By Sarah Ovaska-Few
Rivers Woodward grew up in a small town, but hadn’t planned on beginning his medical career in one.
That changed when the Franklin native took part in an innovative program at the University of North Carolina’s School of Medicine that takes medical students interested in rural medicine away from the Chapel Hill campus to study in Asheville for their final two years of medical school.
Now Woodward, who received a medical and business degree this spring, hopes to open up his own family medicine practice in one of North Carolina’s mountain towns after completing his residency. He sees the WNC program, which is centered around patients and places students in long-term internships in rural clinics, as a template of how doctors should be trained.
“It’s the direction medical training and health care training is heading, and I think it’s the direction it has to go,” Woodward said.
The UNC School of Medicine’s Asheville campus not only gives students exposure to the challenges and benefits of practicing in rural areas early on, it’s also creating a pipeline where promising medical students end up putting down roots and practicing in Western North Carolina, said Dr. Robyn Latessa, the program director and assistant dean for the UNC School of Medicine- Asheville campus
It’s not that medical schools aren’t churning out enough doctors, but that many choose to stay in the urban settings where most of the nation’s medical schools are based.
“The whole problem in the United States is that we may have enough providers, but they’re unevenly distributed,” she said.
That’s the primary reason why state lawmakers carved out an additional $15.5 million over the next two years in this summer’s budget negotiations for the medical school’s Asheville campus, said state Rep. Chuck McGrady, a Hendersonville Republican and one of the House of Representatives’ main budget writers.
“Policy makers recognize that we have a shortage of doctors in rural North Carolina,” McGrady said. “This was a way of addressing that.”
Studies show that doctors tend to practice where they study and do their residencies, said Dr. Jeff Heck, the president of the Mountain Area Health Education Center (MAHEC), which houses the medical school and other healthcare education programs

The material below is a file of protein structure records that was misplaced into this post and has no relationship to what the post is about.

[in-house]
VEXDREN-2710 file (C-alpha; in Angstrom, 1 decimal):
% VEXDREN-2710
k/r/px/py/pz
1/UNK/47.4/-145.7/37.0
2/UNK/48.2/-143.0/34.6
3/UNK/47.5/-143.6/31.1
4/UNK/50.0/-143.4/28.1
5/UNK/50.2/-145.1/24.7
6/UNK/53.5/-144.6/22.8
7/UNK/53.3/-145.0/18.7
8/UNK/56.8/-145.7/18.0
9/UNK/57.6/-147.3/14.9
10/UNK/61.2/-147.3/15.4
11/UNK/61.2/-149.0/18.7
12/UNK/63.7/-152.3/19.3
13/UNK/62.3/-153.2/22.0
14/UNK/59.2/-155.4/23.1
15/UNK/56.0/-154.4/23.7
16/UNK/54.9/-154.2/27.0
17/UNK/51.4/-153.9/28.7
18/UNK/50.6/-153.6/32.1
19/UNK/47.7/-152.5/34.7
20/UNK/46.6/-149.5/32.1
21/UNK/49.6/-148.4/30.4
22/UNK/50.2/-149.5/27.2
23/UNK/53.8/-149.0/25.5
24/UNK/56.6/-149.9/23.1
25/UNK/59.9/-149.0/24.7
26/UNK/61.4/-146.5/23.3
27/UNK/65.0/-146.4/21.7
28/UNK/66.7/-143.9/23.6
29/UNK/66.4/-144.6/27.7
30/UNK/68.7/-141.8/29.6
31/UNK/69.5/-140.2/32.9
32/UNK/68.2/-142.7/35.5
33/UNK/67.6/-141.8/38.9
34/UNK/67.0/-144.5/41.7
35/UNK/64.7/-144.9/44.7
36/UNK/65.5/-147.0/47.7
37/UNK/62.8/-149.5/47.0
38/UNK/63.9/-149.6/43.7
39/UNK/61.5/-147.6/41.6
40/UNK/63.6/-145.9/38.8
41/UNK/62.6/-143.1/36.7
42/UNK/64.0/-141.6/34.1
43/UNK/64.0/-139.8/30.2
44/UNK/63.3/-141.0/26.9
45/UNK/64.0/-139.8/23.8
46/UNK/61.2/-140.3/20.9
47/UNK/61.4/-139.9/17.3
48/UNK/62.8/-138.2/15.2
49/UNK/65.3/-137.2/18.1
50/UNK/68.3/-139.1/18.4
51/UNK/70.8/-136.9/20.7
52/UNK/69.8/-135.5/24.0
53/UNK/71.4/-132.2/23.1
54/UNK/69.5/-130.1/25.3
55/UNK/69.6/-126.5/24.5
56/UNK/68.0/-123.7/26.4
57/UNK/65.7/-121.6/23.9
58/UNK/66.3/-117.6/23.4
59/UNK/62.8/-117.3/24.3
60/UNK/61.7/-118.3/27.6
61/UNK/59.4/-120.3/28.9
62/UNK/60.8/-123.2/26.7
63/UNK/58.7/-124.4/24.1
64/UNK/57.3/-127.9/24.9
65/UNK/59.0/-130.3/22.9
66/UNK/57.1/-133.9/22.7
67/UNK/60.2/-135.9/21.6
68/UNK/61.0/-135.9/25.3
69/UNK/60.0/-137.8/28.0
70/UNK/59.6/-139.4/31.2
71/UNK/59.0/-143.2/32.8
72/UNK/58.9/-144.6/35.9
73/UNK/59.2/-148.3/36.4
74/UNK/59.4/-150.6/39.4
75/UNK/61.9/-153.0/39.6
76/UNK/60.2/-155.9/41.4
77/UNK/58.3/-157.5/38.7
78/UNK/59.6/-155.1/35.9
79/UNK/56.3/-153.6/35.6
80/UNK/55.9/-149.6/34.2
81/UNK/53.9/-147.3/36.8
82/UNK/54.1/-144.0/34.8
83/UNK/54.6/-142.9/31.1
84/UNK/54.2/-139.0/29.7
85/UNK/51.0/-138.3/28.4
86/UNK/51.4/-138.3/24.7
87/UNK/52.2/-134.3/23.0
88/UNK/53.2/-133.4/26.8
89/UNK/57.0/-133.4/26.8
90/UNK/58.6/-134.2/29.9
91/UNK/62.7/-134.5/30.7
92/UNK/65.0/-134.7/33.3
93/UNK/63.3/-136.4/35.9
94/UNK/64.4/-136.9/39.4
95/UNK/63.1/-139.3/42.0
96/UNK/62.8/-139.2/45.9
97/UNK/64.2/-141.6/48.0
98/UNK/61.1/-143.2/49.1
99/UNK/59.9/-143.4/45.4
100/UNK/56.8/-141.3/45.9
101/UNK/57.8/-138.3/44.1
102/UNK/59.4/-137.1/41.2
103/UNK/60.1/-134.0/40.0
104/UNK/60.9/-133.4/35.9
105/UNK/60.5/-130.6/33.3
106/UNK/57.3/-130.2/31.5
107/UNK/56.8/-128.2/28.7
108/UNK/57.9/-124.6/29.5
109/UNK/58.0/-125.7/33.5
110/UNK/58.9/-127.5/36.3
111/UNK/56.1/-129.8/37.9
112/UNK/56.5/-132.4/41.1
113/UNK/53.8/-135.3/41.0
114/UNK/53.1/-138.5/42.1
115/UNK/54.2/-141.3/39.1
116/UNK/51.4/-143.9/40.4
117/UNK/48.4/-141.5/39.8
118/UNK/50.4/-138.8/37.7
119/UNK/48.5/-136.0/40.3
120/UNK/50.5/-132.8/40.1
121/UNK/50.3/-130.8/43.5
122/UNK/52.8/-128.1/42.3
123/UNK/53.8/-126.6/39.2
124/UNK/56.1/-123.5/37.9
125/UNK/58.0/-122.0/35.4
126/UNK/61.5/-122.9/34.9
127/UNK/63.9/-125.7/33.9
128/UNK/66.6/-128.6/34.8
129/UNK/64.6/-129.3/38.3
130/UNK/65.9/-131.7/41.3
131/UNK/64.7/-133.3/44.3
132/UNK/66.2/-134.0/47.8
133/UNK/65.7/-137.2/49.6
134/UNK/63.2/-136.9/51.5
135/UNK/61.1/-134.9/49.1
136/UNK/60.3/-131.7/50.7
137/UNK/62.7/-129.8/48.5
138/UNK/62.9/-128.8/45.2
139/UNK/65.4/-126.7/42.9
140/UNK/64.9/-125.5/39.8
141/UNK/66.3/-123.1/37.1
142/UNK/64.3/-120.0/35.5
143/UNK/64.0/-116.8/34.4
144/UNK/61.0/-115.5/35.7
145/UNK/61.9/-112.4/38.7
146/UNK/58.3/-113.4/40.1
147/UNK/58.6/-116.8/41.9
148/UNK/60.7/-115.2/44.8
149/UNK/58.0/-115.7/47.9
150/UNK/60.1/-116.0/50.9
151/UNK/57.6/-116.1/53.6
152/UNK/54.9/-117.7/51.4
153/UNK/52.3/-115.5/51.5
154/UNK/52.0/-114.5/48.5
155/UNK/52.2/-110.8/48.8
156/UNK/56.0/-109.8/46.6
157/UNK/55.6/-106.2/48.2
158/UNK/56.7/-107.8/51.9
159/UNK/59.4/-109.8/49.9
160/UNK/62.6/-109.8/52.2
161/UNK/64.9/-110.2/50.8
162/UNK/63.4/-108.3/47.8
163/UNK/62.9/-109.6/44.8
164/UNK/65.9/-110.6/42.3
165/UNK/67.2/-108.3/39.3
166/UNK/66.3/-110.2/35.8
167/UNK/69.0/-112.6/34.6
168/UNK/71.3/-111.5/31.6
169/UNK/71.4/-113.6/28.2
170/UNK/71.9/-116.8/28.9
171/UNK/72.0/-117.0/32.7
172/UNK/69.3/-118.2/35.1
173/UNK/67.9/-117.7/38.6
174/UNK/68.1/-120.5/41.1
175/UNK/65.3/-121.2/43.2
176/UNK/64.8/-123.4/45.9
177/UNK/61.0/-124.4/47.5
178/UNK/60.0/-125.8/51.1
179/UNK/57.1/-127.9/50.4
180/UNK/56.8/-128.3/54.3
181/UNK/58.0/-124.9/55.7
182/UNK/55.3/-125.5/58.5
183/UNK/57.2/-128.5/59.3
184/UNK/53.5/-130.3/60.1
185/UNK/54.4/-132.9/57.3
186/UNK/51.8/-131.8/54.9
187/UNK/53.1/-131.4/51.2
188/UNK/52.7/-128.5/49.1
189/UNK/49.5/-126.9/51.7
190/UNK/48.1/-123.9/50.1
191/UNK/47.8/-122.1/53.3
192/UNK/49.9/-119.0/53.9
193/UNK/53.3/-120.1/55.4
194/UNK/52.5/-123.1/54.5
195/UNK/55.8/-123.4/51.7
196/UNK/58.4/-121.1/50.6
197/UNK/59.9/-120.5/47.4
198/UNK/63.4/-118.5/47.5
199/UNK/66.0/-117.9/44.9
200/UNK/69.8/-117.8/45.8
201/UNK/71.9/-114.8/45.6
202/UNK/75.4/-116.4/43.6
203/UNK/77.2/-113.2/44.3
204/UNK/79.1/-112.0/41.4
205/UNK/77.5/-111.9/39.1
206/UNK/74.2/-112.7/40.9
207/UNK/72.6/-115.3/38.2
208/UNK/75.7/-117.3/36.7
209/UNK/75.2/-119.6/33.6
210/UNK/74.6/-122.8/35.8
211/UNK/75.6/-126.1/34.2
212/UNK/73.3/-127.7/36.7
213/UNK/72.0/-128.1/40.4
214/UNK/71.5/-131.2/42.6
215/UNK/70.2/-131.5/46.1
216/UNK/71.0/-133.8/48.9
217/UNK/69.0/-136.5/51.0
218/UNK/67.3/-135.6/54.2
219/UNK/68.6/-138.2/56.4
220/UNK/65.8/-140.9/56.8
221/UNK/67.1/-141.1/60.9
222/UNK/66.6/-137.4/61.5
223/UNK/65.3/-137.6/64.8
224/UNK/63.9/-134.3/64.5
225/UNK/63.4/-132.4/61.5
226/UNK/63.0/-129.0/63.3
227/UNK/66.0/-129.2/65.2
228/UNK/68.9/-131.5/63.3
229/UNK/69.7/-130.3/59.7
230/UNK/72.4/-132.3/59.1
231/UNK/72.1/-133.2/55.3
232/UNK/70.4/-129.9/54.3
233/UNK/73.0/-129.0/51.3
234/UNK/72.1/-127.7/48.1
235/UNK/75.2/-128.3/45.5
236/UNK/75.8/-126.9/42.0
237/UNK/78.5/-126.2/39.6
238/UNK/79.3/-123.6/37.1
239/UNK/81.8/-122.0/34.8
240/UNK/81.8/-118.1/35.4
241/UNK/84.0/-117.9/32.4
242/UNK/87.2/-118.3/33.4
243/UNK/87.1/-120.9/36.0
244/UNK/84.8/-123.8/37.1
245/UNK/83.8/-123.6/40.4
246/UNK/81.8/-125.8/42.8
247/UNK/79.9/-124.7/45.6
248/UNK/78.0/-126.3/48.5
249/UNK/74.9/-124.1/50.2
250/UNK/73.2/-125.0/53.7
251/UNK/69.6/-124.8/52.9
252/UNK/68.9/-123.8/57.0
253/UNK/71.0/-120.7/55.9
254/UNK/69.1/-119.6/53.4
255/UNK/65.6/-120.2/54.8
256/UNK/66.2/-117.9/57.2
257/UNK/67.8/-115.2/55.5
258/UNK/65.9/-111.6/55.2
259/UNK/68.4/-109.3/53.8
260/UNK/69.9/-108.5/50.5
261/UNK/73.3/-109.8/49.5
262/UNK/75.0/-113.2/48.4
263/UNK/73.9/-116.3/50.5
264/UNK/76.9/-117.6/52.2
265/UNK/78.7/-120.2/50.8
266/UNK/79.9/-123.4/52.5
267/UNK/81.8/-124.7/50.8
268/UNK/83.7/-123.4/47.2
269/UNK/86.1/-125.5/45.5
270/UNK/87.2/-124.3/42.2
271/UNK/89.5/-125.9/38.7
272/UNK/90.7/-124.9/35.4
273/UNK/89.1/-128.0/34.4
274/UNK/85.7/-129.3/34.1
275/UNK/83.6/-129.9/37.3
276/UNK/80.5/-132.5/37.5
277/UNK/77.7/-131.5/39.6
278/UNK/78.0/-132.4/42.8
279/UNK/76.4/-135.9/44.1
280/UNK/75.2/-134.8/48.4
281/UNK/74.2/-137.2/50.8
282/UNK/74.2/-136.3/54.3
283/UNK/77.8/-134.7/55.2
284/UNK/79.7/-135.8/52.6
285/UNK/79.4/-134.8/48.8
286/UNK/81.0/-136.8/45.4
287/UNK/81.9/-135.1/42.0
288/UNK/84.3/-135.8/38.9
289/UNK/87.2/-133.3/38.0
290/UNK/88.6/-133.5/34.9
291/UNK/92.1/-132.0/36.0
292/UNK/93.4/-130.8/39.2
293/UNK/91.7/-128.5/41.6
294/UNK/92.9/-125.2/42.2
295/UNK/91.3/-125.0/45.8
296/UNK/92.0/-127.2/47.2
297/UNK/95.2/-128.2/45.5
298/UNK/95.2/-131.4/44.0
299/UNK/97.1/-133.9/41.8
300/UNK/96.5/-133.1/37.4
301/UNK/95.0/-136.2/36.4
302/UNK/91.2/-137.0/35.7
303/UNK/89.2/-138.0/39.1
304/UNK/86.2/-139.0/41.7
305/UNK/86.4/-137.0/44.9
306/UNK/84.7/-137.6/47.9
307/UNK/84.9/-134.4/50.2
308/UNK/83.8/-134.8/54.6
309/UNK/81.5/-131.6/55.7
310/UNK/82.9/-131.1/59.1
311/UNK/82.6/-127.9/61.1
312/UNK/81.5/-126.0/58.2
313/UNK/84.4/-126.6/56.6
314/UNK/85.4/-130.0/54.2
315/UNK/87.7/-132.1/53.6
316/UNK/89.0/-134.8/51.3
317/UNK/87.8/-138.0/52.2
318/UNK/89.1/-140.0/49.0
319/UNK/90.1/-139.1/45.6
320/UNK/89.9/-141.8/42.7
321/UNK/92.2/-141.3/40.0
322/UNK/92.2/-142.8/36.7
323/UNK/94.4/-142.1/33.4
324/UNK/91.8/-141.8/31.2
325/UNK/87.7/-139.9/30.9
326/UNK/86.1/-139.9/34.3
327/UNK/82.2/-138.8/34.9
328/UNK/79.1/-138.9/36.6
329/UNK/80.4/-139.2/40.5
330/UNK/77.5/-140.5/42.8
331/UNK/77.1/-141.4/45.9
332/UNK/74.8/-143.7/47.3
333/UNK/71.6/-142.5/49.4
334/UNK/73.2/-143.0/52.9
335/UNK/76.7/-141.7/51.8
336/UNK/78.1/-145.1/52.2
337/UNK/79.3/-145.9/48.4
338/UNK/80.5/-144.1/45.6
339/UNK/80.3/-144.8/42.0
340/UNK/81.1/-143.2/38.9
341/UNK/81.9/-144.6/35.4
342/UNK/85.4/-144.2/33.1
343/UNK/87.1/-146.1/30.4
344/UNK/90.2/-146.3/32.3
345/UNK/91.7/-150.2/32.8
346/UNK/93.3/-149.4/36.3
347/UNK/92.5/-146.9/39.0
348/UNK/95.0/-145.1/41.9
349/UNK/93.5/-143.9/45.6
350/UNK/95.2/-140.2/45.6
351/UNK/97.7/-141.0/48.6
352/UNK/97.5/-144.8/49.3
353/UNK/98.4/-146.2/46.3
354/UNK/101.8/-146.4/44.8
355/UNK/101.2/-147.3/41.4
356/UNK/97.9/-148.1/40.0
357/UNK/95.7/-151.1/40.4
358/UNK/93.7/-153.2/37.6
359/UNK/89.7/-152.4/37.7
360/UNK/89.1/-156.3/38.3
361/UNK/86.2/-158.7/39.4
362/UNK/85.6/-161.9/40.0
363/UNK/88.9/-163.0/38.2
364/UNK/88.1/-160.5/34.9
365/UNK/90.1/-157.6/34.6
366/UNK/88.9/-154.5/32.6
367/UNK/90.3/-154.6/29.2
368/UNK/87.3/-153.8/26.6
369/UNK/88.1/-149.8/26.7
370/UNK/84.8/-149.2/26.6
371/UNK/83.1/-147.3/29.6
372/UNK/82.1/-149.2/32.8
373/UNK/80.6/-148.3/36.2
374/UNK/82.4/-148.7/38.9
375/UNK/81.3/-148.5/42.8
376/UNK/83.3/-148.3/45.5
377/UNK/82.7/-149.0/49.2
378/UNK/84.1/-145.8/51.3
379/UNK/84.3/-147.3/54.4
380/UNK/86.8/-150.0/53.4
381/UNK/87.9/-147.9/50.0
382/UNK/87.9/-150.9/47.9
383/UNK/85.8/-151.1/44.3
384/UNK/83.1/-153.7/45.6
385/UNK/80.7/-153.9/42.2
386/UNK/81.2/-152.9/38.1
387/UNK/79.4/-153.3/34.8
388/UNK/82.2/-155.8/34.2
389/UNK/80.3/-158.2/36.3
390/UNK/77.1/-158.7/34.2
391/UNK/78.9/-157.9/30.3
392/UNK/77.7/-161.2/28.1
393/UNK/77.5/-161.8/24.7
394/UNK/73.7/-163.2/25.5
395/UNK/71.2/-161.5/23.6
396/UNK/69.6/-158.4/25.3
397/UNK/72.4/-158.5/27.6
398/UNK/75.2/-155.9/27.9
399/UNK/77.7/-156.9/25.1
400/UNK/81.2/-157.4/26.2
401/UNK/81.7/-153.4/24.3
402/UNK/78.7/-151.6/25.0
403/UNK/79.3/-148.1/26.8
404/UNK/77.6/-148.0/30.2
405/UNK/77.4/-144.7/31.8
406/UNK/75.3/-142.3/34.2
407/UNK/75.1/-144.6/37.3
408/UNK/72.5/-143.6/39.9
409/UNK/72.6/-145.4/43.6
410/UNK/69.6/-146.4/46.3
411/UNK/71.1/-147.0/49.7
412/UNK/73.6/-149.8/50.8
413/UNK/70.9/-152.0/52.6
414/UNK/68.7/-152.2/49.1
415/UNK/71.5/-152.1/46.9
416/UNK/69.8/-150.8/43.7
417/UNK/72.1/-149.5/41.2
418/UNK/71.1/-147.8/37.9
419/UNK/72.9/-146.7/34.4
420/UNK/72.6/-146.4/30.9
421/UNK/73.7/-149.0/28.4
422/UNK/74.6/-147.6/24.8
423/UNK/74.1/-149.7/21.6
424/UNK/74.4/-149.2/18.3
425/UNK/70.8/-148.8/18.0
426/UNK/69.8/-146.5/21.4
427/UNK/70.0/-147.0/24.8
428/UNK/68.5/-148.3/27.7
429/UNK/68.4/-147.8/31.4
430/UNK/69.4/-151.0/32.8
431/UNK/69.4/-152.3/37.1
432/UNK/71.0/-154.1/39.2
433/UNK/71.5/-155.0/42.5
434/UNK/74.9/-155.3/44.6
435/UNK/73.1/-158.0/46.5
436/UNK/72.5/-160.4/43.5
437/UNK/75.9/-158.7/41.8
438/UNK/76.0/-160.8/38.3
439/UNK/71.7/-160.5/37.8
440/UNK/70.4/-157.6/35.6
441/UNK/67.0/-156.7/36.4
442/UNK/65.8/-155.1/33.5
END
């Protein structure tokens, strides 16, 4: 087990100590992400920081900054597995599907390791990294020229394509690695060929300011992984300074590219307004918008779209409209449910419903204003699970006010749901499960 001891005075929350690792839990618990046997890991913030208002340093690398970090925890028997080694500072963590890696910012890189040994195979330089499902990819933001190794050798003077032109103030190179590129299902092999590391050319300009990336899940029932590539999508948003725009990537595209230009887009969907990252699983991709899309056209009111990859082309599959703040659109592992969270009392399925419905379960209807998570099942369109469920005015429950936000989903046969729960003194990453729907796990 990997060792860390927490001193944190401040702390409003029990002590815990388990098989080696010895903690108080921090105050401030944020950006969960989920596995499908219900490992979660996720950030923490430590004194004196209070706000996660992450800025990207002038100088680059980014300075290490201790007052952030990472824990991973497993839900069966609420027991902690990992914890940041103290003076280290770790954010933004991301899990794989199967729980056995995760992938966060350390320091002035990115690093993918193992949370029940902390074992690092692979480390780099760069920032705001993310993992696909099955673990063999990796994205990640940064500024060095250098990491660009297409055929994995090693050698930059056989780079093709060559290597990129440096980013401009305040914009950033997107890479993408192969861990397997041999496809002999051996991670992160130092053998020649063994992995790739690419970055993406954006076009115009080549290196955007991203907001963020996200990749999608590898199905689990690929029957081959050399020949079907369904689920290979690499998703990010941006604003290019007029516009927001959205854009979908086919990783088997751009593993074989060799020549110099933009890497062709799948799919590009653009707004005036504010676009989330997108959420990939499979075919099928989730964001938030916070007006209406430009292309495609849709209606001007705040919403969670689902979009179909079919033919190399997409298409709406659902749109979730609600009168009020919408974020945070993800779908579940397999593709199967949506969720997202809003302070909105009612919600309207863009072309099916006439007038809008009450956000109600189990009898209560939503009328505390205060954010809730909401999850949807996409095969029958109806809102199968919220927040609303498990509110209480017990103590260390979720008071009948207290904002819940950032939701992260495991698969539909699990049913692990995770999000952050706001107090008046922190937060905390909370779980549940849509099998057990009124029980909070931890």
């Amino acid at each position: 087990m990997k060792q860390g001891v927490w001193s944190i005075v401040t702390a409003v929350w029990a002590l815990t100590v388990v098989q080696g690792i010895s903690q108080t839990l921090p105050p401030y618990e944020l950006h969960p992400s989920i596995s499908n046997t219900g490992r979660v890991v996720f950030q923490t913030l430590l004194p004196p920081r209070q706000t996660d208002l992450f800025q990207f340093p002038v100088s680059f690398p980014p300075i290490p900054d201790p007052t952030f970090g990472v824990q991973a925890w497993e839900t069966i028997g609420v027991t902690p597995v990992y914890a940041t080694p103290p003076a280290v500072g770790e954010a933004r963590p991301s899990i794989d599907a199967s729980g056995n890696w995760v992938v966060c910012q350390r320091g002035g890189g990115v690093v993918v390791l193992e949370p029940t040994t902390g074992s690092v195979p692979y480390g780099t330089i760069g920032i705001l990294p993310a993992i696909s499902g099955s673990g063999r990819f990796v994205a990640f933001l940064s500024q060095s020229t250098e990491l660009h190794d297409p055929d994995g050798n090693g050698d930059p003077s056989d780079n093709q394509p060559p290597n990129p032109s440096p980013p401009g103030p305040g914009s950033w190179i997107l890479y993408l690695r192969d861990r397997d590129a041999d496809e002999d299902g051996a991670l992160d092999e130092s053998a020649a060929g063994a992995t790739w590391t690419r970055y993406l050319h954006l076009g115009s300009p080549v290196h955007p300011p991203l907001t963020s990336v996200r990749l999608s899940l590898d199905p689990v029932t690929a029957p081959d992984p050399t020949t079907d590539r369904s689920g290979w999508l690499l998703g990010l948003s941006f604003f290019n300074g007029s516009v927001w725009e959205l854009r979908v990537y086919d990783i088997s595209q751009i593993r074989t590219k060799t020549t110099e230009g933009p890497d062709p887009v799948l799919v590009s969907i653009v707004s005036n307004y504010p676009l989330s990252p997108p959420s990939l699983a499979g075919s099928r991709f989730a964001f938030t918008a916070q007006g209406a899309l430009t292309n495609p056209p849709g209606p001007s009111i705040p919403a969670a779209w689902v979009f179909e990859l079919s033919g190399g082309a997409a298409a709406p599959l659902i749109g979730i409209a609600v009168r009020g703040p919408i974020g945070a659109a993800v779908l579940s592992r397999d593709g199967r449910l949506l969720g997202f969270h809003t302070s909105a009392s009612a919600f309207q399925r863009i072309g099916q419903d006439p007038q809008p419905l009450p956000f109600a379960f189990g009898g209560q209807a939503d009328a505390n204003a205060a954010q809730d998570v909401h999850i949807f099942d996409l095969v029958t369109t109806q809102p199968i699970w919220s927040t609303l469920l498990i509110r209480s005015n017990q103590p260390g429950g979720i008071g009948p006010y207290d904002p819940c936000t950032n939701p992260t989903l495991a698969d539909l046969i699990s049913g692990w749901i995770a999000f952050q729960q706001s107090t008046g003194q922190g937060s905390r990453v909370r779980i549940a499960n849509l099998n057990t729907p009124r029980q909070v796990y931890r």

“We want to make sure, as much as possible, we’re training people who have a great chance of retention to rural areas,” Heck said.
The state money will not only increase the number of practitioners, but communities will be strengthened overall, he said.
“It’s an amazing gift and an amazing opportunity for any area like ours that has so many health care needs and is really desperate for more professionals,” Heck said the additional funding.
Woodward, the recent medical graduate, says the Asheville-based program gave him learning opportunities that may have been tough to come by, had he stayed in Chapel Hill with his classmates. He had close relationships with senior practitioners at nearby hospitals, and frequently reached out on slow days to see if there were any procedures he could observe.
While observing and doing clinical hours at a Spruce Pine clinic, he followed patients’ cases closely, with patients able to reach him directly with their questions, and soon found he was invested in the area.
“I really began to feel like I had a responsibility to that community,” he said.
Western North Carolina needs more young doctors to follow Woodward’s path, Latessa said.
The campus began in 2009 with just four students, and has 26 enrolled for the upcoming school year, she said.
The recent influx in state funding is part of a years-long plan to boost the numbers of medical providers in the rural, mountainous part of the state. Complementing the medical school at MAHEC are similar collaborative programs with UNC’s Gillings School of Public Health and Eshelman School of Pharmacy, as well as Western Carolina University’s nursing and nurse practitioner programs.
Those teaching those who plan to practice in rural areas need a different approach than what most medical schools offer, where many specialize early on and build their careers around specialties in surgery or other disciplines, Latessa said.
But rural practitioners tend to need to be generalists, with doctors treating a variety of ailments on a regular basis.
“Rural areas need physicians trained in the broad scope of medicine,” Latessa said.
Some of the biggest holes in coverage are in family medicine, surgery and psychiatry, Latessa said.
That’s where the state money will come in, with plans to start up residencies in general surgery and psychiatry this year.